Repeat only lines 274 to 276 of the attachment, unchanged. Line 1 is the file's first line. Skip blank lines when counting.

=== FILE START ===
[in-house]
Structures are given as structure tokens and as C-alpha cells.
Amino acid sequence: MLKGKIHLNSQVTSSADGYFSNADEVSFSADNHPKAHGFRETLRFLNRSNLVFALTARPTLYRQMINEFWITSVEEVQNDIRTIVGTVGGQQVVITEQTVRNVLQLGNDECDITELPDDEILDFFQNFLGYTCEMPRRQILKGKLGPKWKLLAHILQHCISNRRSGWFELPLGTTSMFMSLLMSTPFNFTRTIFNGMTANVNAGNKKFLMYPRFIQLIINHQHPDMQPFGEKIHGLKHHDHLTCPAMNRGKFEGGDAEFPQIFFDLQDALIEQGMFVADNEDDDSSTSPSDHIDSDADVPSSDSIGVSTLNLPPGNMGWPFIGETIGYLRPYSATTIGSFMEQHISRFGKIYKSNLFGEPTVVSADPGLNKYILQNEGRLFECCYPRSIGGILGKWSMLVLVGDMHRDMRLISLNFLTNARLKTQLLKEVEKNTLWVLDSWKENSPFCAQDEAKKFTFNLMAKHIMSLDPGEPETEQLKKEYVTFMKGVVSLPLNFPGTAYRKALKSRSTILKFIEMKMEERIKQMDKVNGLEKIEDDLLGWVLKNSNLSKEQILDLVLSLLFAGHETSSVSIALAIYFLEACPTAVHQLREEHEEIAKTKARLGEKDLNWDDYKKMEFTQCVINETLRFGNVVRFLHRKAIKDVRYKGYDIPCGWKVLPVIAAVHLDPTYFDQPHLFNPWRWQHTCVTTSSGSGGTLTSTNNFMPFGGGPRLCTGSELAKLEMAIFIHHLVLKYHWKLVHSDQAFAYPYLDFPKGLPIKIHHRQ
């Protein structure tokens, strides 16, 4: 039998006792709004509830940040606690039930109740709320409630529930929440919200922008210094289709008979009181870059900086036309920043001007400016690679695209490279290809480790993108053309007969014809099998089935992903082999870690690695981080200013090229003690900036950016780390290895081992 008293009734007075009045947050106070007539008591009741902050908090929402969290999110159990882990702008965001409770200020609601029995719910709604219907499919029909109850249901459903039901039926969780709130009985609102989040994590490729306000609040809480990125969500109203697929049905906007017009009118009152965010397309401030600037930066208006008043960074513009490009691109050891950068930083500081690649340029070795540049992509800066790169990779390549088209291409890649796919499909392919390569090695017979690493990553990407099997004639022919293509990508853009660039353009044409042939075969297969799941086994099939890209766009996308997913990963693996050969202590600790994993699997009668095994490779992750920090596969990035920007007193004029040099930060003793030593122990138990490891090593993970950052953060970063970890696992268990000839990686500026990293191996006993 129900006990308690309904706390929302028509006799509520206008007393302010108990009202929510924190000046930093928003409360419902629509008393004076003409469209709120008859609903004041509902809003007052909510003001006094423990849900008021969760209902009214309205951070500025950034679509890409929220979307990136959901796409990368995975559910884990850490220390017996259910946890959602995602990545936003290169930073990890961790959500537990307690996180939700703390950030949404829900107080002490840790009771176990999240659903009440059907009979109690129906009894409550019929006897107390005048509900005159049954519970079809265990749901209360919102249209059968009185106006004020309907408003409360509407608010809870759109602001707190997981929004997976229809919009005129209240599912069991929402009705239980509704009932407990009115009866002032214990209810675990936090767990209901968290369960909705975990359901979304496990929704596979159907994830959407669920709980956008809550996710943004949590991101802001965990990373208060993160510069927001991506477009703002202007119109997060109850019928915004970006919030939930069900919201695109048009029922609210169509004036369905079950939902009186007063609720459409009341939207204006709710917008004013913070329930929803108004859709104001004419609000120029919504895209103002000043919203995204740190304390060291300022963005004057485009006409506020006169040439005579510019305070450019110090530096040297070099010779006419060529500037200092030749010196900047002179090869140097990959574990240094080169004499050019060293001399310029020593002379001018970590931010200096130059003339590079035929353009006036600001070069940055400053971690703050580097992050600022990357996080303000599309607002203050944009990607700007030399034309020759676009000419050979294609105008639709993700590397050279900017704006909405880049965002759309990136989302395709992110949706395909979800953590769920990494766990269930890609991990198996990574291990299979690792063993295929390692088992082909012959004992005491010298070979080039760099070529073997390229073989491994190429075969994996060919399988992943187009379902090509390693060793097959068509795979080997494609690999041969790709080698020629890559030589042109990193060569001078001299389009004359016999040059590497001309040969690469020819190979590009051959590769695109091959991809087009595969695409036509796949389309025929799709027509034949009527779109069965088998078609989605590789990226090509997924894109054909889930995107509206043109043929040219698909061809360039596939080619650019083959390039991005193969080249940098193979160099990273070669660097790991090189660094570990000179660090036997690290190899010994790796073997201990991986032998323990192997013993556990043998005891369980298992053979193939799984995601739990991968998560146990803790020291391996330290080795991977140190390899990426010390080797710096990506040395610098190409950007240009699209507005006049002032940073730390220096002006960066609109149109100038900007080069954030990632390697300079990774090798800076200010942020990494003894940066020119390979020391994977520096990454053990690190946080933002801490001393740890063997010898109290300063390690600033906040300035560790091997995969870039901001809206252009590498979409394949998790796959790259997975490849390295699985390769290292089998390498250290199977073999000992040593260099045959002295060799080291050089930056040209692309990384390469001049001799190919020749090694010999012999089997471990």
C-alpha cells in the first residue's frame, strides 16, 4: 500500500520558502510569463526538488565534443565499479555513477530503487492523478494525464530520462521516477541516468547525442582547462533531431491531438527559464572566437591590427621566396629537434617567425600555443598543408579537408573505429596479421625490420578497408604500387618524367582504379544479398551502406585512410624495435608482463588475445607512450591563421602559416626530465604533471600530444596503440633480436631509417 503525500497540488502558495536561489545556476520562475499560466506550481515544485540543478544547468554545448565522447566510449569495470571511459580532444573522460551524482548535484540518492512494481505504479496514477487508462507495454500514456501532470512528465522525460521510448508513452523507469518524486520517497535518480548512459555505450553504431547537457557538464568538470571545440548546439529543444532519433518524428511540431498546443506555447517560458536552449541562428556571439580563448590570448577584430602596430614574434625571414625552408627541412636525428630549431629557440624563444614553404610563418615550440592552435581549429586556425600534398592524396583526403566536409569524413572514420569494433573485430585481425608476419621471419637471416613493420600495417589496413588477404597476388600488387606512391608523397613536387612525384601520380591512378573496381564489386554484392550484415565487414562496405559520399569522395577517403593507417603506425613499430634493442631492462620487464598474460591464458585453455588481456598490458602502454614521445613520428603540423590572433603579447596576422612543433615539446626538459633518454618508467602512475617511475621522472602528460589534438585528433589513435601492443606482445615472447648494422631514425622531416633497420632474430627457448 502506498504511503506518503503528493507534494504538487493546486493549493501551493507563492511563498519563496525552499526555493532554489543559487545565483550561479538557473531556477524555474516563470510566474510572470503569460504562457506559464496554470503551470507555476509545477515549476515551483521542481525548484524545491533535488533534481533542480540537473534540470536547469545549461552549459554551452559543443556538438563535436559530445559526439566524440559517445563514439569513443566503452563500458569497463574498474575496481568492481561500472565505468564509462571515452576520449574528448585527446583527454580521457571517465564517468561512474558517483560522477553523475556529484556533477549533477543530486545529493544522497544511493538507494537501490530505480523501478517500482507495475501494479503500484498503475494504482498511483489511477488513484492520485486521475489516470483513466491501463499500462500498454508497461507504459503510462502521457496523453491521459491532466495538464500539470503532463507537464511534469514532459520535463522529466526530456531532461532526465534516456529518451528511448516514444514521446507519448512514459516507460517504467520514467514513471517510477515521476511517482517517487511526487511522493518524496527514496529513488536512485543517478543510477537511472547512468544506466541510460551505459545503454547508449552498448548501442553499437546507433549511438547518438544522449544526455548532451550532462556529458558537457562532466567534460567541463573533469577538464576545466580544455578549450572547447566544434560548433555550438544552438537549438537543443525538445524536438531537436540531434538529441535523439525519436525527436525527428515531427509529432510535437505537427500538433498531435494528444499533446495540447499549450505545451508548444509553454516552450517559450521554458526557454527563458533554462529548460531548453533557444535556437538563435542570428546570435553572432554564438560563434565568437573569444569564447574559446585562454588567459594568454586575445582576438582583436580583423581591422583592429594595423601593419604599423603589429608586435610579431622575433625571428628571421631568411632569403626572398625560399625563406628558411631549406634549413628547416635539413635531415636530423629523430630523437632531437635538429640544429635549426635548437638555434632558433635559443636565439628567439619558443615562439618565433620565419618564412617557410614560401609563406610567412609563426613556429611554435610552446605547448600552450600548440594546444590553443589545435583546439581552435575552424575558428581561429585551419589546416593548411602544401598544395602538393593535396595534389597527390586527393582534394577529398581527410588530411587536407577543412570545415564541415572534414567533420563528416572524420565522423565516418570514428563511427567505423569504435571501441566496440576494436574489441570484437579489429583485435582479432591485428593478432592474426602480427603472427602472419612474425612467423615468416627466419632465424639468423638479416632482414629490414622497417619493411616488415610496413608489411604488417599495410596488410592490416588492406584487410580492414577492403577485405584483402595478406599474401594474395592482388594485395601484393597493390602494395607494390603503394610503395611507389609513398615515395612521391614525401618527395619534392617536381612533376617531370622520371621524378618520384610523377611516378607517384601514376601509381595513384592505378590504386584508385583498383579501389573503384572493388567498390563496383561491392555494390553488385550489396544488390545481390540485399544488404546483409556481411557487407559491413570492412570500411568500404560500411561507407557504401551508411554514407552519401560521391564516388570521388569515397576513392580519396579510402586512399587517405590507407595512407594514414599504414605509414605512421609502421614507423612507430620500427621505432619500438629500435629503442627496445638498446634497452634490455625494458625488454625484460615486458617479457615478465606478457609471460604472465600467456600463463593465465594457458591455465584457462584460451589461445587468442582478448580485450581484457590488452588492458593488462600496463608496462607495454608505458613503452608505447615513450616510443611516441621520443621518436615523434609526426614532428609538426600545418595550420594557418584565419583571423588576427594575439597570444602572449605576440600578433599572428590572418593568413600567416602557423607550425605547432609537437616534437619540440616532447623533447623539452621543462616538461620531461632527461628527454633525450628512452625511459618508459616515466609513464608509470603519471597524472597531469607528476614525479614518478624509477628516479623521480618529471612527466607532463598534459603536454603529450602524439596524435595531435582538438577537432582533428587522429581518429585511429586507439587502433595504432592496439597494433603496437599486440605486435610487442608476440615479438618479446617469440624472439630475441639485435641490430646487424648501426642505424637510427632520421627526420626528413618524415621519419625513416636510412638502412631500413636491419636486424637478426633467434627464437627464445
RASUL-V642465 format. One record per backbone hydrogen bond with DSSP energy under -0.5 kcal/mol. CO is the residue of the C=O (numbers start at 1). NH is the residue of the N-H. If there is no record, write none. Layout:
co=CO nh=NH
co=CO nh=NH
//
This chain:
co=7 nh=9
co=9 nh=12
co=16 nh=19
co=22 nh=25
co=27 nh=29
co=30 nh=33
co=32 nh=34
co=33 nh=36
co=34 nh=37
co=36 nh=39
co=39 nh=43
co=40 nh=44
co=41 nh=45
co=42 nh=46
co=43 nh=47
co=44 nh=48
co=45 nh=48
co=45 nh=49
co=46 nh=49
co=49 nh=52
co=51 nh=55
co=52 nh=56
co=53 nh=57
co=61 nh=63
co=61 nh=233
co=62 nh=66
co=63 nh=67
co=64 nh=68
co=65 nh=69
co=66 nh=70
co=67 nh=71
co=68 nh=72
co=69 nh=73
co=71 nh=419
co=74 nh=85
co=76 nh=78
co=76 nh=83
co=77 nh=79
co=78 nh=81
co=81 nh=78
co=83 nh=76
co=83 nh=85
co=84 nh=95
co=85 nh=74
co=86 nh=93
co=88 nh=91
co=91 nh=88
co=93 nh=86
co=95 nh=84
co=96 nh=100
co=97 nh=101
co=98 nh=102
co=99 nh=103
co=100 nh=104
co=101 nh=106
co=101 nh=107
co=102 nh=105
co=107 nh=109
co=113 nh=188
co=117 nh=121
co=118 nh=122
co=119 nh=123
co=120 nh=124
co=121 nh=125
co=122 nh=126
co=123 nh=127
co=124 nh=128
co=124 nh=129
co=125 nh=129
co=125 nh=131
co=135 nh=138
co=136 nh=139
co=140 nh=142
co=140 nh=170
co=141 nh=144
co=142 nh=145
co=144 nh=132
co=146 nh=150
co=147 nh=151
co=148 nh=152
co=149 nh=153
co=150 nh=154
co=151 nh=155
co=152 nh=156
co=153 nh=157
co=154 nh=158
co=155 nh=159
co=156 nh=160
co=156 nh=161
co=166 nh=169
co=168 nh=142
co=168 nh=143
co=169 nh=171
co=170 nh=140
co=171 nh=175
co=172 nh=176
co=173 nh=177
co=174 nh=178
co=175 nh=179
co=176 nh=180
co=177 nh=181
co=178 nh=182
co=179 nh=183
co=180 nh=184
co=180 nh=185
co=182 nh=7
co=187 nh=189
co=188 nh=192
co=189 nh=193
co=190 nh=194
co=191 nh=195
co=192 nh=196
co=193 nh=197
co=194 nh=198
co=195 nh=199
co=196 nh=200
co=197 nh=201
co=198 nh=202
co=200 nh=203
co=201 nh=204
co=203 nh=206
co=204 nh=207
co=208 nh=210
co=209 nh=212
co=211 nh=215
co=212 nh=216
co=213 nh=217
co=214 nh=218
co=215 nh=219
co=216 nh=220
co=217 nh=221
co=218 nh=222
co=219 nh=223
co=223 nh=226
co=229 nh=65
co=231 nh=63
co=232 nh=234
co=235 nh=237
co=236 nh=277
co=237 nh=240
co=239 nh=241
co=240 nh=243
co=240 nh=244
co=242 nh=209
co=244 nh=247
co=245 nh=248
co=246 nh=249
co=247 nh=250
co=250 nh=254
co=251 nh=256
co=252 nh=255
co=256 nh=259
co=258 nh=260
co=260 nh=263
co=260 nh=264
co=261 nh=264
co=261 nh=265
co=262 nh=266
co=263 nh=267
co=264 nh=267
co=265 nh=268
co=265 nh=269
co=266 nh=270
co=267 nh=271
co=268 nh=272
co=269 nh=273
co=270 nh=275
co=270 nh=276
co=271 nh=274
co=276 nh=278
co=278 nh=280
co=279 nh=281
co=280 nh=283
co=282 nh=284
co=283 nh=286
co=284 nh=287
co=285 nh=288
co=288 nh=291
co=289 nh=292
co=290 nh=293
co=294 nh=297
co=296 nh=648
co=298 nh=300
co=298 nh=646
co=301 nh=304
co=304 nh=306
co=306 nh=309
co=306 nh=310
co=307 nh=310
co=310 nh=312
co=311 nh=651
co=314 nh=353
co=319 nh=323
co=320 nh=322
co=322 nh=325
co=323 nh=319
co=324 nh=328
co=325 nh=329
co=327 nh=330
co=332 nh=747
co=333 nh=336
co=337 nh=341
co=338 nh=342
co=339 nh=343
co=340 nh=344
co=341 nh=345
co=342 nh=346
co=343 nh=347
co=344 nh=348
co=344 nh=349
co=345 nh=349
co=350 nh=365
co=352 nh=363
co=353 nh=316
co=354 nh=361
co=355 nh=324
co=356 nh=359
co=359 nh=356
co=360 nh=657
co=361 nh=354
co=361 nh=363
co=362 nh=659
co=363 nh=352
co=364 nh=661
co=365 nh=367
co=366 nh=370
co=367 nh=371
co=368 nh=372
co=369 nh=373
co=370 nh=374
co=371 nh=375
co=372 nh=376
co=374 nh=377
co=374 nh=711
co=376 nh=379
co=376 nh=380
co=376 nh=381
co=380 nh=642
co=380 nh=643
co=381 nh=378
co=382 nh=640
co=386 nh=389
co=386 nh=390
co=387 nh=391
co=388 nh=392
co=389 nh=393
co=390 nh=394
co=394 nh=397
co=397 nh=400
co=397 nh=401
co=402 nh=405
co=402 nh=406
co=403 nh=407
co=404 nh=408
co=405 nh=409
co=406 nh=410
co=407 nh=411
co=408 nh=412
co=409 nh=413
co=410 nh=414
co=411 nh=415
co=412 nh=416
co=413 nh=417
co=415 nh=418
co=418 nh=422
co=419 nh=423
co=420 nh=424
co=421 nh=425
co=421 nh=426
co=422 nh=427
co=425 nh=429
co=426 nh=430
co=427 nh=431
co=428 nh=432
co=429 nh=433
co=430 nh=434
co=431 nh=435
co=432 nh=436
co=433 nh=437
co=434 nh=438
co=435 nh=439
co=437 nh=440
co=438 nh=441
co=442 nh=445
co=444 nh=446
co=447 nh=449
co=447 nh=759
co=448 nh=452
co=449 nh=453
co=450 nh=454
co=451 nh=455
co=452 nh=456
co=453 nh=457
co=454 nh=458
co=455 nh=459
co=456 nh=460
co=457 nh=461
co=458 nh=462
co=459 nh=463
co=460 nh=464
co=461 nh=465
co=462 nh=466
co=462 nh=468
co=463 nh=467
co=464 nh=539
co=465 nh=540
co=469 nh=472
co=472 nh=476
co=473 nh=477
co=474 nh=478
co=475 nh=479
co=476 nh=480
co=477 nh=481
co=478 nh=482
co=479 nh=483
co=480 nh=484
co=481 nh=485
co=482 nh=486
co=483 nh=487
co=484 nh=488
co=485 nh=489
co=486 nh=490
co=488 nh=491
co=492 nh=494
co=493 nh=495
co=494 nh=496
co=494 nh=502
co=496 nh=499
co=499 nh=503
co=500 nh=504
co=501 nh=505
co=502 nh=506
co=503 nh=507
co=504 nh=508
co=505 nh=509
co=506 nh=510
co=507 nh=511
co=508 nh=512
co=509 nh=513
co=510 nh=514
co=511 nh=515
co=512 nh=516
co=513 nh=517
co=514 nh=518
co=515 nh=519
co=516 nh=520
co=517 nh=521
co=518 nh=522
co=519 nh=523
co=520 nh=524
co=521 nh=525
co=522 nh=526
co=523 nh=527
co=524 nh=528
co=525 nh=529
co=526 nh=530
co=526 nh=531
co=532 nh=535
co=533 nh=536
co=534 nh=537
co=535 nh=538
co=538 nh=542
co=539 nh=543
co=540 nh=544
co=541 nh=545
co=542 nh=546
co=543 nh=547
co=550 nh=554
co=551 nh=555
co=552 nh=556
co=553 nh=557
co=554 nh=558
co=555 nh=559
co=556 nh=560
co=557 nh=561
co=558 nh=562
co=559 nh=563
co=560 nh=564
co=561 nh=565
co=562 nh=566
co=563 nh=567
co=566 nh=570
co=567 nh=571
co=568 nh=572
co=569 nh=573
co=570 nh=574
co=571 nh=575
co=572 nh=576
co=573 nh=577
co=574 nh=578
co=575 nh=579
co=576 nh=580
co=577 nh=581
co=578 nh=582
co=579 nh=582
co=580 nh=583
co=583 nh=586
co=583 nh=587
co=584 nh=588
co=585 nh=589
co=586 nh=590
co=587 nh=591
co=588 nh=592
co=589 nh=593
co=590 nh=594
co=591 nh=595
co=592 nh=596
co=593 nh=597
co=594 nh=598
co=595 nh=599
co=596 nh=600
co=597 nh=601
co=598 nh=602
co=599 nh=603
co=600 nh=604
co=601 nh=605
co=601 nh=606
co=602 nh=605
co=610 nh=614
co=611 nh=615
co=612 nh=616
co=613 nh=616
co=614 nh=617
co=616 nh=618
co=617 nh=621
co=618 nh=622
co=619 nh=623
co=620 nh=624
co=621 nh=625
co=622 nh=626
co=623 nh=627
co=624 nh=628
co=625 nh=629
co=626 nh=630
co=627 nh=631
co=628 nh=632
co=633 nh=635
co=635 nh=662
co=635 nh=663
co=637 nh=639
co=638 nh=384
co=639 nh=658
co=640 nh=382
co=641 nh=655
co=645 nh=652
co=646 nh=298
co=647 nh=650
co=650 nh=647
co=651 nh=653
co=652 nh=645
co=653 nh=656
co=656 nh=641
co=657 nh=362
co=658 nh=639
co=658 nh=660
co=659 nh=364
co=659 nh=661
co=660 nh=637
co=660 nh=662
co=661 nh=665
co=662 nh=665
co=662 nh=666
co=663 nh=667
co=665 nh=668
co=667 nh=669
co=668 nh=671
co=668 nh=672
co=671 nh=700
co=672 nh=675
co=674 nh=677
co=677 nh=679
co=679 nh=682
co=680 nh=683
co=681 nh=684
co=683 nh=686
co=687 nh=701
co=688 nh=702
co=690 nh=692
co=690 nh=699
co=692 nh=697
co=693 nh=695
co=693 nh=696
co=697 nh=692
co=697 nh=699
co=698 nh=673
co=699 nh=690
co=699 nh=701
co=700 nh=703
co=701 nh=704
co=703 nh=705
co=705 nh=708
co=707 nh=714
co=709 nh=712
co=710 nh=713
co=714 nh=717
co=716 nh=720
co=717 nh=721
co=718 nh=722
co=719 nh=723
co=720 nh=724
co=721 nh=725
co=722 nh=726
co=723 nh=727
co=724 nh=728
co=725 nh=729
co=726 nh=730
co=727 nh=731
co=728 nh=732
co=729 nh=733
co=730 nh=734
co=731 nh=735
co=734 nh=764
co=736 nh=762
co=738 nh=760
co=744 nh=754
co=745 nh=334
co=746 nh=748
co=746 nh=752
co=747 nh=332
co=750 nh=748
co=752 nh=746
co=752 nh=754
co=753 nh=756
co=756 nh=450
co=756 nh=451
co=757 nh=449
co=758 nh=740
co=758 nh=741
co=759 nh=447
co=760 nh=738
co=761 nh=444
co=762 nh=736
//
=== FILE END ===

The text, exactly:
co=415 nh=418
co=418 nh=422
co=419 nh=423